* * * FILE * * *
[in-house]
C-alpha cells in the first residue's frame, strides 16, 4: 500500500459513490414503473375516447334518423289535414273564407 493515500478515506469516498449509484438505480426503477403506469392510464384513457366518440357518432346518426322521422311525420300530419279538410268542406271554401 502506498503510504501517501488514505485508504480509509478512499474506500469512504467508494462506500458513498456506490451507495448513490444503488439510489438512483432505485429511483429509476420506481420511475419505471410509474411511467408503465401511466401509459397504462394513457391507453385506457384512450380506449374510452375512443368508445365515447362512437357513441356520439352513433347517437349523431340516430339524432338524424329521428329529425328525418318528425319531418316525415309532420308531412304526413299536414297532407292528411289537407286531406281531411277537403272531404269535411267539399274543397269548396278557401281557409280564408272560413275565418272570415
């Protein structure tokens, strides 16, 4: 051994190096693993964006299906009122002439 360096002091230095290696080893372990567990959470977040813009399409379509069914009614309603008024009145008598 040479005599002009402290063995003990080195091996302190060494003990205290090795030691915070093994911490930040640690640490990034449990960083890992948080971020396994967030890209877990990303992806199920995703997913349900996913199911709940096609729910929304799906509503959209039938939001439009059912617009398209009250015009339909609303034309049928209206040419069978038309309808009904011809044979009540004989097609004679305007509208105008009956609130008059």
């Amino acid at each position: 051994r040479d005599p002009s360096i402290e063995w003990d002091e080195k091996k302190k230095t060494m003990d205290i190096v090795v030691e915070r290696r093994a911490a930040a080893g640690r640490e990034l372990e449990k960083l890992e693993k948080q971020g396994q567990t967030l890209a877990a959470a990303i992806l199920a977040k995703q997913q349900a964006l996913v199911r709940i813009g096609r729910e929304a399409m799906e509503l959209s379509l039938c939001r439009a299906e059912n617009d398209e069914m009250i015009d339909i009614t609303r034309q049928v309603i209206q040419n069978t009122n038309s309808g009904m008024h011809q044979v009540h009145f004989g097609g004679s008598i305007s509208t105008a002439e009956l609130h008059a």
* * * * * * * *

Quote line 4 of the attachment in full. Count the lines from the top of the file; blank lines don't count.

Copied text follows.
């Amino acid at each position: 051994r040479d005599p002009s360096i402290e063995w003990d002091e080195k091996k302190k230095t060494m003990d205290i190096v090795v030691e915070r290696r093994a911490a930040a080893g640690r640490e990034l372990e449990k960083l890992e693993k948080q971020g396994q567990t967030l890209a877990a959470a990303i992806l199920a977040k995703q997913q349900a964006l996913v199911r709940i813009g096609r729910e929304a399409m799906e509503l959209s379509l039938c939001r439009a299906e059912n617009d398209e069914m009250i015009d339909i009614t609303r034309q049928v309603i209206q040419n069978t009122n038309s309808g009904m008024h011809q044979v009540h009145f004989g097609g004679s008598i305007s509208t105008a002439e009956l609130h008059a």